Saint Joseph’s iconic dome atop Mount Royal

Richard Burnett

Richard “Bugs” Burnett is a Canadian freelance writer, editor, journalist, blogger and columnist for alt-weeklies, mainstream and LGBTQ publications. Bugs also knows Montréal like a drag queen knows a cosmetics counter.

Let yourself be swept away by history while you enjoy the most beautiful sunsets from Montréal’s majestic Saint Joseph’s Oratory of Mount Royal, the highest point in Montréal and the largest shrine dedicated to Saint Joseph in the world.

Saint Joseph’s iconic dome atop Mount Royal

A designated National Historic Site of Canada and one of the world’s great Catholic basilicas, Saint Joseph’s Oratory of Mount Royal each year welcomes more than two million pilgrims and visitors from around the world.

Special year dedicated to Saint Joseph

In 1870, Saint Joseph was proclaimed patron saint of the Universal Church by Pope Pius IX. To mark this 150th anniversary, on December 8, 2020, Pope Francis proclaimed this special year dedicated to Saint Joseph, which will run to December 8, 2021. To celebrate this anniversary, many special events are being presented at Saint Joseph’s Oratory this year.

Saint André of Montréal

Known locally as Brother André, Saint André of Montréal began construction of the Oratory in 1924 to honour Saint Joseph, the corporeal father of Jesus. Saint André (1845 – 1937) did not, however, live to see construction of the Oratory completed in 1967.

The exterior of the basilica was designed following the lines of the Italian Renaissance. Its colonnade features Corinthian-style pillars and its dome is one of the largest in the world.

As Time magazine observed, “St. Joseph’s Oratory looks like Cecil B. DeMille’s idea of a cathedral. Enthroned on Mount Royal, the city's highest hill, the oratory is bigger than Notre Dame, its dome only slightly smaller than St. Peter's.”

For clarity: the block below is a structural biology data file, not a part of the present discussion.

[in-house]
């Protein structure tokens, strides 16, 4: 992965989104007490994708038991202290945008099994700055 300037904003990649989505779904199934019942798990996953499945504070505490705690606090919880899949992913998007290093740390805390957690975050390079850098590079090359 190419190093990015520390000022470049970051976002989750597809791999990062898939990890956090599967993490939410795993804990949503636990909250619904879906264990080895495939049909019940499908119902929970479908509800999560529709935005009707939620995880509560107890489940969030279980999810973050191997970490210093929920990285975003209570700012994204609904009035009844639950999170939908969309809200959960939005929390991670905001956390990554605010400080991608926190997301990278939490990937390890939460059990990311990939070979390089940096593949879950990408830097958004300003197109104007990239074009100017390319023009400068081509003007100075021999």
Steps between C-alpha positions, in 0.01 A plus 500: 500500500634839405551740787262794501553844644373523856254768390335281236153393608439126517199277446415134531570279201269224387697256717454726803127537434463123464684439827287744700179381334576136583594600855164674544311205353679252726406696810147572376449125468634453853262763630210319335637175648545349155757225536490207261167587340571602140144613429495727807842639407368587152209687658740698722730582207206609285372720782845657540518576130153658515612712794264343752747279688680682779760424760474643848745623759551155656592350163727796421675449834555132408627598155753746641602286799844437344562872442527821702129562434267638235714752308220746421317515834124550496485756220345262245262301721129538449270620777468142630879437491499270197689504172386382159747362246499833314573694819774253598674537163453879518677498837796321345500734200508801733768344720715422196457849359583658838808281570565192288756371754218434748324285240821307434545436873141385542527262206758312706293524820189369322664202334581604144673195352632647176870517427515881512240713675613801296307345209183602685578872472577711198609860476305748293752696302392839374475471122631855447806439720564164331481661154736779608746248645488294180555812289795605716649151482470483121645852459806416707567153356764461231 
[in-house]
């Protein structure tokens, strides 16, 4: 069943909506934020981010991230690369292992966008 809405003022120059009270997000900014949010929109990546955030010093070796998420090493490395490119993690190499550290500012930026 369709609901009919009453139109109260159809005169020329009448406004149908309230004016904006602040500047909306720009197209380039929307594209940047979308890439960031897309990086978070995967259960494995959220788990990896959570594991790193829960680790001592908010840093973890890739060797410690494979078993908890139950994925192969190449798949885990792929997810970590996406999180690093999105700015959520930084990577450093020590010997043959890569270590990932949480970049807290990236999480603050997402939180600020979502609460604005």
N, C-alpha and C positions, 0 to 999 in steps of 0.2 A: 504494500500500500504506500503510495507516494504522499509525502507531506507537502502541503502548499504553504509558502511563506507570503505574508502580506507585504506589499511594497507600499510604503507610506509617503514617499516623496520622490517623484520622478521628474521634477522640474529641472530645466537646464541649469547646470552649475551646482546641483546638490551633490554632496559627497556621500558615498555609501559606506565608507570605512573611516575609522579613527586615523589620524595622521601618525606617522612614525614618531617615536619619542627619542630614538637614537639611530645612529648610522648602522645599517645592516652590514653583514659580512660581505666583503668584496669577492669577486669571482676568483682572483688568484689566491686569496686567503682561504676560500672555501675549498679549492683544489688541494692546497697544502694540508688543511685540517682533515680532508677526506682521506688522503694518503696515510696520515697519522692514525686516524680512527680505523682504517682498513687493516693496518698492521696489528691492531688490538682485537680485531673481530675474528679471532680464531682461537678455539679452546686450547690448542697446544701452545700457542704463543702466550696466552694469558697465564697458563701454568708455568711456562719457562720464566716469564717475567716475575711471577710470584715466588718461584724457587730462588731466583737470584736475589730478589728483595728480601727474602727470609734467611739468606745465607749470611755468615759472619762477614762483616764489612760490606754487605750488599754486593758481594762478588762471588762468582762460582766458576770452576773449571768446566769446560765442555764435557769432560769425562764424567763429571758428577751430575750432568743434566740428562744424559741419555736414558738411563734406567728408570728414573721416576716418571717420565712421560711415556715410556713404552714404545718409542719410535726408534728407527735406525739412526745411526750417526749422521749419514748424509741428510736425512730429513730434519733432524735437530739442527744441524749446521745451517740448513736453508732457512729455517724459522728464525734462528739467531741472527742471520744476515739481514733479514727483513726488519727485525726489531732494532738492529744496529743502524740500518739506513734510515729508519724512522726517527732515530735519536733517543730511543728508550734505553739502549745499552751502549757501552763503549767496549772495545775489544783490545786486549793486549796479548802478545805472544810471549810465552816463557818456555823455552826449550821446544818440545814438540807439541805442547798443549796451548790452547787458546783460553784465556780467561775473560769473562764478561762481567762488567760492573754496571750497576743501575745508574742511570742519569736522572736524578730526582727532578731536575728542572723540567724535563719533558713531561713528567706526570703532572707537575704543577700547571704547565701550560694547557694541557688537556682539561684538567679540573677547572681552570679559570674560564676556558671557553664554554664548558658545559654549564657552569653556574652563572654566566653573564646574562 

Visitors climb from the street to the crypt church on two parallel flights of 283 concrete steps which is separated by a central flight of 99 wooden steps reserved for pilgrims wishing to climb on their knees.

Heart of the matter

Known as the “Miracle Man of Montréal,” Saint André is credited with thousands of miraculous healings. His remains lie inside the Oratory. In 1978, Saint André was declared “venerable” (when the Vatican accepts a person is responsible posthumously for two miracles). He was beatified in 1982 and canonized in 2010.

In March 1973, in a spectacular crime, one or more thieves stole the heart of Saint André which was stored inside the Oratory to protect the basilica. Reported Time magazine, “The thieves picked three locks to open a steel door and an iron grille, then chiseled the urn off its marble pedestal—all without attracting the security guards. A local newspaper received demands for $50,000 in ransom.”

After receiving an anonymous tip, police found the heart Saint André – the Oratory’s most famous relic – in a Montréal basement in December 1974. It has since been returned to the Oratory.

Garden of the Way of The Cross

One of Montréal’s best-kept secrets is the Oratory’s calm and lush, leafy Garden of the Way of the Cross, designed by Canadian landscape architect Frederick G. Todd. The sculptures were designed by Louis Parent whose Way of the Cross has 14 of the traditional stations. Parent also added a marble monument depicting the Resurrected Christ and a reflecting pool with the Fountain of Redemption.

The Oratory’s garden is an oasis on the northern slope of Mount Royal in the heart of the city. The Oratory, with its museum and gift shop, is also the highest point in Montréal and the setting of many spectacular Montréal island vistas and sunsets.

Richard Burnett

Richard “Bugs” Burnett is a Canadian freelance writer, editor, journalist, blogger and columnist for alt-weeklies, mainstream and LGBTQ publications. Bugs also knows Montréal like a drag queen knows a cosmetics counter.

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